drupal community

I'm chairing the "Providing Professional Drupal Services" track for Drupalcon San Francisco in April and am looking for interesting sessions and speakers to help seed the Drupalcon sessions list. We already have some great folks on board. Sessions will be opened up for public submissions soon and the earlier your session gets added, the longer people have to vote on them.

So, if you're interested, ping me with your session idea. If you're looking for ideas, I've put together of potential subject matter for my track here, as well as a Drupalcon Talk Idea Generator to get your juices flowing.

Disclaimer and clarification: I posted this with the goal of connecting with people who are thinking about or have already prepared sessions for the track I'm chairing. I'm not in charge of fielding all Drupalcon session proposals and I won't be the one that decides which sessions ultimately get chosen, but I should be able to help folks with the submission process.

Skip to video and slides

A couple weeks ago I put out a blog to garner feedback on why Drupal kicks serious a**, and a big thanks to everyone who responded. I integrated a number of the comments with my own personal experience with Drupal and presented my talk last week to a diverse group of 20 or so web tech people in the local Boise Idaho area. Judging from the audience participation, I think the presentation went really well. I recorded the talk (from two different camera angles, no less!) and am posting the video and slides for folks that are curious about what they missed, or who are interested in giving a similar talk themselves.

I did a little research before hand about how Drupal compares to popular CMSes like Joomla, Plone, Wordpress, ExpressionEngine, and SharePoint. The talk was also directed in many ways to audience members who have rolled their own CMS, because that was my experience coming into Drupal and I found that Drupal solved many of the problems I was attempting to solve myself, but in much more elegant ways.

Drupal kicking butt - Video and slideshow

The format of the talk was "10 ways Drupal (might) kick your CMS's a**", and here are the 10 things about Drupal that stand out to me as particularly steller:

#1 - The Drupal Community

The community is a big part of what keeps me involved in Drupal at the level I am. I helped found and participate in a local Drupal users group, which provides important face-to-face time with other people using the Drupal, and keeps us all abreast of important news in the project. I also talk about regional conferences and Drupalcon, IRC, and leadership in the community.

#2 - Central Module Repository

Drupal keeps all of its modules in one place, unlike many other CMSes. This has many benefits, and has helped to keep significant licensing problems to be an issue in the community. Also, a standard module release process allows both developers and administrators to have a clear path forward with module upgrades and choosing the correct module version for the Drupal version they use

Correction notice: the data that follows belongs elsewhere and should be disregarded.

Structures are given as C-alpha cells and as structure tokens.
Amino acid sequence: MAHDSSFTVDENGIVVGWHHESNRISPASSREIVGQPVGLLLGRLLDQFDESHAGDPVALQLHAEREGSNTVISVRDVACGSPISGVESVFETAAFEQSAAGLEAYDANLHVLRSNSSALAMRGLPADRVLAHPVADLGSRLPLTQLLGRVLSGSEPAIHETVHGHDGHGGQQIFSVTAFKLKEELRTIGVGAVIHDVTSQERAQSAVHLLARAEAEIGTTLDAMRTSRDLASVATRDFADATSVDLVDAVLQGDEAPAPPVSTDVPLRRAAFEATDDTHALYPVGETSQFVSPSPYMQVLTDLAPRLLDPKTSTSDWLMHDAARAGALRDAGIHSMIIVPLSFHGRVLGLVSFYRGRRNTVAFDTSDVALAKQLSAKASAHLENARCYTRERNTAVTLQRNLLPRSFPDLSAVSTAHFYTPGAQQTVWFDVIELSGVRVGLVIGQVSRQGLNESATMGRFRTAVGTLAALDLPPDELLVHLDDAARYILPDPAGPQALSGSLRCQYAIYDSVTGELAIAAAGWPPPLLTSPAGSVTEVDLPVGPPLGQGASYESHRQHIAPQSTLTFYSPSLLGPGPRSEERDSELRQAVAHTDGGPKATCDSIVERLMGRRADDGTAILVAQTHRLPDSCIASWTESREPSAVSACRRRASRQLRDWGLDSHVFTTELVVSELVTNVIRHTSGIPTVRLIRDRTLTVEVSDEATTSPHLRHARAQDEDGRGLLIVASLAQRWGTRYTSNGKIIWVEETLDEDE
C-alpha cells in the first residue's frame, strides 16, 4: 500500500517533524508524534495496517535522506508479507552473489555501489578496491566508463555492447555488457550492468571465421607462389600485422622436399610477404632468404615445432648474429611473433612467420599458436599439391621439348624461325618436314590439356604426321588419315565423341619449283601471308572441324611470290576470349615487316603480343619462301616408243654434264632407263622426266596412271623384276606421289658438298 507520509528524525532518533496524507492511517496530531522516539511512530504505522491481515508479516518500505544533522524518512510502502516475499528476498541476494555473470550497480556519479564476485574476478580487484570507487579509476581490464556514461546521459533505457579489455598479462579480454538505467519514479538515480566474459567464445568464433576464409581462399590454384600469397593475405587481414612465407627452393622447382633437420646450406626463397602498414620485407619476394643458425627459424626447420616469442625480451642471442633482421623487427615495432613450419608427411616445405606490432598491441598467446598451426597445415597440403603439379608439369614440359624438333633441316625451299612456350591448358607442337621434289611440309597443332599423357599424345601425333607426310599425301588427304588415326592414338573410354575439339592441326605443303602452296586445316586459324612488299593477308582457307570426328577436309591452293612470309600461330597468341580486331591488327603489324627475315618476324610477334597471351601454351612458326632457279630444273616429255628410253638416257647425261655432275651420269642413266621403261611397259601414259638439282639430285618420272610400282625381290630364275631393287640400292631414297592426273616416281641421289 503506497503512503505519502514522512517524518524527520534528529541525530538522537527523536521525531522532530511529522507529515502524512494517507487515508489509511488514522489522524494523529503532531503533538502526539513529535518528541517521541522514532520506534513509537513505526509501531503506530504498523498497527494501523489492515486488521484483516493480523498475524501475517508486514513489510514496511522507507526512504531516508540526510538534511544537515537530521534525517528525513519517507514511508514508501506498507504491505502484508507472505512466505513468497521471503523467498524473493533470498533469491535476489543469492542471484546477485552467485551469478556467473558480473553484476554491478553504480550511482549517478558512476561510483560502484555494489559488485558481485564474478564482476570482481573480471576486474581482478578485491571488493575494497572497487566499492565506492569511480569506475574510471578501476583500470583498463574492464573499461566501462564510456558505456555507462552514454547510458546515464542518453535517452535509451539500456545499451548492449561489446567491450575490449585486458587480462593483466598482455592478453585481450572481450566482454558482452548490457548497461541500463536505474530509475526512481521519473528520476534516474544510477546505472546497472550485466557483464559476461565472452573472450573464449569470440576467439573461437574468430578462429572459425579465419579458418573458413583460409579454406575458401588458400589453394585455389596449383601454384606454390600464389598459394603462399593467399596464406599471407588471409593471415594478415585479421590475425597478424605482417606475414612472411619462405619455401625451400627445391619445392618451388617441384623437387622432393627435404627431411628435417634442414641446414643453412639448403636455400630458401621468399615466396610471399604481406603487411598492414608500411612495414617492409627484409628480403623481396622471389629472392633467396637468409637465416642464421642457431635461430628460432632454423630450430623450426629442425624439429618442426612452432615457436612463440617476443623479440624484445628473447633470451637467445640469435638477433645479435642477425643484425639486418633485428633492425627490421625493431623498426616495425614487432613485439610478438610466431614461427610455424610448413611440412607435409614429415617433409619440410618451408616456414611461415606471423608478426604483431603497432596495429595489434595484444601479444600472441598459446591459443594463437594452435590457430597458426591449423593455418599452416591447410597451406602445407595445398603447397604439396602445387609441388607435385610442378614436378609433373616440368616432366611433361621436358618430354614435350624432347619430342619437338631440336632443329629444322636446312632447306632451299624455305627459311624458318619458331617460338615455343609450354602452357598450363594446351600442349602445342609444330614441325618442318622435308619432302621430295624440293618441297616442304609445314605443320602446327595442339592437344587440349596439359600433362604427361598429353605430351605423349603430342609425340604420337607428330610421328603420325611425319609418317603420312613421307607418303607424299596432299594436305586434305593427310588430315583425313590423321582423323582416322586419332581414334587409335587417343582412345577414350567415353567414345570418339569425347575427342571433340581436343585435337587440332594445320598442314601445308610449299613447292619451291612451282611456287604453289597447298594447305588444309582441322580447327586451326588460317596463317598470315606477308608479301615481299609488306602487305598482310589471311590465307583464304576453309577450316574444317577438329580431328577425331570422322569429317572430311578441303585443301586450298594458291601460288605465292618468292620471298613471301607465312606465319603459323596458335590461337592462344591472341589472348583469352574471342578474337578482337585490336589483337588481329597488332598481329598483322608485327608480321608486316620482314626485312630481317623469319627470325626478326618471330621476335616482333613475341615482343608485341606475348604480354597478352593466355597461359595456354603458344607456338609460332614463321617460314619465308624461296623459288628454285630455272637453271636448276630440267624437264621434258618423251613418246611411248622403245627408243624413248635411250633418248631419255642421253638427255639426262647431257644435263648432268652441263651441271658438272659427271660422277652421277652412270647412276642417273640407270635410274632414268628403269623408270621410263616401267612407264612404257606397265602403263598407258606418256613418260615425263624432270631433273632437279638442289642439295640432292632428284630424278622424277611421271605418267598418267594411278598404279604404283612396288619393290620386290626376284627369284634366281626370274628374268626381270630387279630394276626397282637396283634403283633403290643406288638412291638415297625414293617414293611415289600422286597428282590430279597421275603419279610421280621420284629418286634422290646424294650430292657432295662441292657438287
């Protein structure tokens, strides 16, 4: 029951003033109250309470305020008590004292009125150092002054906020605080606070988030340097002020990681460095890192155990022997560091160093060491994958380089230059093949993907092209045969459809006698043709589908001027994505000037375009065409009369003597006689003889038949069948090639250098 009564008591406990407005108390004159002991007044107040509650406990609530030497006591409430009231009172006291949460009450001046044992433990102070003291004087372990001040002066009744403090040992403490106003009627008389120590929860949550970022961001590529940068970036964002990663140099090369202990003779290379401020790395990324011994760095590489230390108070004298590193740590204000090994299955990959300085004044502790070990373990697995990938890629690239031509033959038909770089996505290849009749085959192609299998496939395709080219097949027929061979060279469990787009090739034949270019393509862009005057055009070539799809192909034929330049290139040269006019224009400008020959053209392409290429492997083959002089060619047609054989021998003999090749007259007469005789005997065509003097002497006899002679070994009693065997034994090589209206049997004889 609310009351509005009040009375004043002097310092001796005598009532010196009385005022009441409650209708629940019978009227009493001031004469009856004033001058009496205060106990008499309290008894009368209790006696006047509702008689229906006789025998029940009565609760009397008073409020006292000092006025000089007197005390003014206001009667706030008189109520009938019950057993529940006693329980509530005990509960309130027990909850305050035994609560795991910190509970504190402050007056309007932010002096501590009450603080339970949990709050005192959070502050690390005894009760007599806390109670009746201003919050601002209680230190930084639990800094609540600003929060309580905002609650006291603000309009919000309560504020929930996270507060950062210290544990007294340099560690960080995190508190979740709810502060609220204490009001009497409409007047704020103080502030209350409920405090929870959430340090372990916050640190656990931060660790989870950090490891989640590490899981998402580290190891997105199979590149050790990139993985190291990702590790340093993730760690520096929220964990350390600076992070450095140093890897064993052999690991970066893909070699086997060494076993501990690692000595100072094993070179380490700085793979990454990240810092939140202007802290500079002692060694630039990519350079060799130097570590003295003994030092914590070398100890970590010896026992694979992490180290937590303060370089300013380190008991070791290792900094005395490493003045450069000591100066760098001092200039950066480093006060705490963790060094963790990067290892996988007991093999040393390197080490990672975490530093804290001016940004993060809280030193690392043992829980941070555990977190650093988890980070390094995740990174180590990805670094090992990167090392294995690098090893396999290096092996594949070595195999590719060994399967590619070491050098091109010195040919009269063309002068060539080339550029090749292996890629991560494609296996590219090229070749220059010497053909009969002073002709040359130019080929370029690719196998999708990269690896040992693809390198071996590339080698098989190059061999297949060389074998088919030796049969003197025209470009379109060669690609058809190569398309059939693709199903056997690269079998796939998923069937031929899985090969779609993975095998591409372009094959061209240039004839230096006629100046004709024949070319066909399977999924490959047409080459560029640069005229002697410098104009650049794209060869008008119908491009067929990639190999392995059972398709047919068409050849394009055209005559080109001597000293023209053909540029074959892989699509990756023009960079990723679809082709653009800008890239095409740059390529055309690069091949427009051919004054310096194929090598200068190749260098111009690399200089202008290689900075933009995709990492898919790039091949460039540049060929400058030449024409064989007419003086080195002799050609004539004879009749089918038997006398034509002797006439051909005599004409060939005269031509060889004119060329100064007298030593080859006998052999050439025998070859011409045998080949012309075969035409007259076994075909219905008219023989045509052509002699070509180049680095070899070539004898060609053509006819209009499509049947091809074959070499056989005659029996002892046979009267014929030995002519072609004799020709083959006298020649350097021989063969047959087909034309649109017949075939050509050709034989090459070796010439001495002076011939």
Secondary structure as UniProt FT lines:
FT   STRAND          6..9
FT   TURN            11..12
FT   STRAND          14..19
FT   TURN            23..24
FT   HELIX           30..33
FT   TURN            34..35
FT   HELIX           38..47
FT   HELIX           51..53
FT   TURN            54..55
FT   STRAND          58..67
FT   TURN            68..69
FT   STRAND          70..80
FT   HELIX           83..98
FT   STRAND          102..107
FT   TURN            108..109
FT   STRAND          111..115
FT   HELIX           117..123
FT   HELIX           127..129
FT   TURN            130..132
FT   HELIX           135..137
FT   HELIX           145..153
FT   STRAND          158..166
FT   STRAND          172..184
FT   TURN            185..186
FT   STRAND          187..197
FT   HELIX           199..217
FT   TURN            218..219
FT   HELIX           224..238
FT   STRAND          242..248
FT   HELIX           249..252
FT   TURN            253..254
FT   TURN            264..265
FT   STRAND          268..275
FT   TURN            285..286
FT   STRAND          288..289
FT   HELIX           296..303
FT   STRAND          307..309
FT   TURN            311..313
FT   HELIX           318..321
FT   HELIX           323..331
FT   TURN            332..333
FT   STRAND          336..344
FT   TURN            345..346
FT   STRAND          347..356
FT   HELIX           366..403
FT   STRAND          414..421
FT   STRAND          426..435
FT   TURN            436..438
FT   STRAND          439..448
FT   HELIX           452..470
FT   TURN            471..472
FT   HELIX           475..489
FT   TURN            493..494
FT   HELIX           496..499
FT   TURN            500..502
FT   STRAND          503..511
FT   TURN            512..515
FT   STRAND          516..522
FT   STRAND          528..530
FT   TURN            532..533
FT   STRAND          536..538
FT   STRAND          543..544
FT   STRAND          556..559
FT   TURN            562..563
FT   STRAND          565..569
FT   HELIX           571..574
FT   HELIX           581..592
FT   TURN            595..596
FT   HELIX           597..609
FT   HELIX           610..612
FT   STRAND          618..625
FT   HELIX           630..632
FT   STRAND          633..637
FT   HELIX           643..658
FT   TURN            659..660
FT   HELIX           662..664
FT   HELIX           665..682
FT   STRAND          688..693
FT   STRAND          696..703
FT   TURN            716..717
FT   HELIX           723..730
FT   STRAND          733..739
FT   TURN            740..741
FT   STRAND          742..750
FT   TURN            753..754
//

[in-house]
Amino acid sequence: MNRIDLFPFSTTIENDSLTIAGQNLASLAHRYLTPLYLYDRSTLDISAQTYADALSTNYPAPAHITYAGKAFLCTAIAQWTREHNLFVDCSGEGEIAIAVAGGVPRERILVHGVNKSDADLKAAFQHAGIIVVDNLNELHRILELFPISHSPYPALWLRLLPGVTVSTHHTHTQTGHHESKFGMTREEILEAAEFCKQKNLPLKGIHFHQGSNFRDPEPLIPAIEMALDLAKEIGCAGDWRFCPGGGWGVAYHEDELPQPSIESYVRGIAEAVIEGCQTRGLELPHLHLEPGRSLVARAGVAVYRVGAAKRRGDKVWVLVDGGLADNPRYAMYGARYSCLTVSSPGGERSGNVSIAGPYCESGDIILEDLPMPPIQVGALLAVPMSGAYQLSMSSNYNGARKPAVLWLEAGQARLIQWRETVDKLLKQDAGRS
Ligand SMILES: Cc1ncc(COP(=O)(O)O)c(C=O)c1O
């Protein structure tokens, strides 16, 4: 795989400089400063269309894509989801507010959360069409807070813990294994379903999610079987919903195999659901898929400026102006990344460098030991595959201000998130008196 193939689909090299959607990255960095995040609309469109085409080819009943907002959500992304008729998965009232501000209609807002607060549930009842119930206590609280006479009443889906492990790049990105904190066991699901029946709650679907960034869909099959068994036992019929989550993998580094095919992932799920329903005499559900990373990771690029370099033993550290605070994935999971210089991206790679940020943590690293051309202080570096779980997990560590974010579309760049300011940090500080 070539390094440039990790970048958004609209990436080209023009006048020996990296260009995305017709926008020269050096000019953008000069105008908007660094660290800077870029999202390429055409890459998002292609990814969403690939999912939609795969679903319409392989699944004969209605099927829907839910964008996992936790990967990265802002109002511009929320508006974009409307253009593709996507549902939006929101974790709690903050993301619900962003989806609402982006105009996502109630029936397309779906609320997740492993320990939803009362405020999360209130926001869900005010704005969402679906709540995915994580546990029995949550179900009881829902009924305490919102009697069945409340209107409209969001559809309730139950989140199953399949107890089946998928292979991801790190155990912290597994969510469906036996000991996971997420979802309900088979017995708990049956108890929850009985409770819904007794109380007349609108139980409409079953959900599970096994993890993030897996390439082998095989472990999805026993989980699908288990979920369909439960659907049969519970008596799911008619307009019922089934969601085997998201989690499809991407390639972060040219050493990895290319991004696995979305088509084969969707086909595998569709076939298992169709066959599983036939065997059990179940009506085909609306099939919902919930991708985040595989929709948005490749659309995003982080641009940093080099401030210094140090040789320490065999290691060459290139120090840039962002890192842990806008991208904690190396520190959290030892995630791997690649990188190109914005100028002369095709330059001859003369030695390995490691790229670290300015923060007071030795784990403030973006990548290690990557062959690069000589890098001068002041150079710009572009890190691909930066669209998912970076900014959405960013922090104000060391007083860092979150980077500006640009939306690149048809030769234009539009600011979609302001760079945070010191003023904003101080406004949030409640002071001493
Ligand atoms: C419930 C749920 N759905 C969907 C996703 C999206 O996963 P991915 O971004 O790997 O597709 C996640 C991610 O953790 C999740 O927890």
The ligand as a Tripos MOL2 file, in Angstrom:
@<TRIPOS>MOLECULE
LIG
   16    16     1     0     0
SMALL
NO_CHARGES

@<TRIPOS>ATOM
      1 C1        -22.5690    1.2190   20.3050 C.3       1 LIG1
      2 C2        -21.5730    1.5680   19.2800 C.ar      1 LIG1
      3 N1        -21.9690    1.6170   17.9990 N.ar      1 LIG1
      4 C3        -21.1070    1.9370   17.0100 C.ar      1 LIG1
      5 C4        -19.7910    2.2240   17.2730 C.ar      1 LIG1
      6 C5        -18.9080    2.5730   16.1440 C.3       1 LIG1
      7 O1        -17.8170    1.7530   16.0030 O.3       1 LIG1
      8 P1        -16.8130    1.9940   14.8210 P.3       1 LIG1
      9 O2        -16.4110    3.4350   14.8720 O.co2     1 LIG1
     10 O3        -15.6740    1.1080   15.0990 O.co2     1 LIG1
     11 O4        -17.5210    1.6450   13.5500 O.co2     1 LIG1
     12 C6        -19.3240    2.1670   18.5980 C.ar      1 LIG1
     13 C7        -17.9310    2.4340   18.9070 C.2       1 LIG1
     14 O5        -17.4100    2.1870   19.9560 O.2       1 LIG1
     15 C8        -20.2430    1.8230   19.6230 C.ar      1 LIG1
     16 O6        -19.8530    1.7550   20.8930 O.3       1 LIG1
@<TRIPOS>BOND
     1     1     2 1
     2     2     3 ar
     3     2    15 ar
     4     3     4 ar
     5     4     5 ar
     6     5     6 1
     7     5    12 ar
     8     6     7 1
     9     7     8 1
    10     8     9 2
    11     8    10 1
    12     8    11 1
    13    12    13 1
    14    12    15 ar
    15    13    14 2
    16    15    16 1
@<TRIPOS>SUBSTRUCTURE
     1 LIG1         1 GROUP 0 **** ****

#3 - Drupal is a Framework

For developers, Drupal does a lot of heavy lifting and really lets you get plugged virtually anywhere in the platform. The module structure encourages good coding practices and good organization.

#4 - Drupal is Mature

Drupal has been actively developed for 8 years, and lots of big web sites are using it, like the White House, The Onion, Fast Company, BMG Records, NASA, Warner Brothers and Yahoo Research. Even if you don't understand the nuances of security and scalability, you can point to hear examples of how Drupal must provide a solid framework for both.

#5 - Flexible Data Structures

Drupal allows you to create flexible content, much like Access or Filemaker, and even creates full CRUD (Add, edit, view and delete forms) on the fly. So, storing custom content is easy, and doesn't require any programming or touching the database. (video includes demo)

#6 - Flexible Content Feed Output

Once you have content, you have many options for how you want to output the data. You can pass content filters via the URL or even expose filters to users so they can narrow down content based on whatever criteria you specify. The ability to generate these lists of data via configuration without touching queries or code can be a powerful administrative tool.

#7 - Flexible Path Aliasing

In Drupal, you can specify how you want a path to look based on virtually any information in your content, including title, date, or custom fields. Drupal can handle redirecting duplicate URLs (also called aliases) to a single URL with a 301 redirect to prevent a duplicate content filter in search engines.

#8 - Multi-Language Support

Including another language is trivial, and you can even override content within the same language. There's community infrastructure to support translators even if they don't know how to use, install or develop in Drupal.

#9 - Making Forms is a Breeze

Creating forms in Drupal is as easy as creating content types, and can be done without any programming. If you do need to program a form, however, there is a powerful API which will allow you to generate a secure, robust form in just a couple of steps. There is also a nice utility for generating module configuration forms.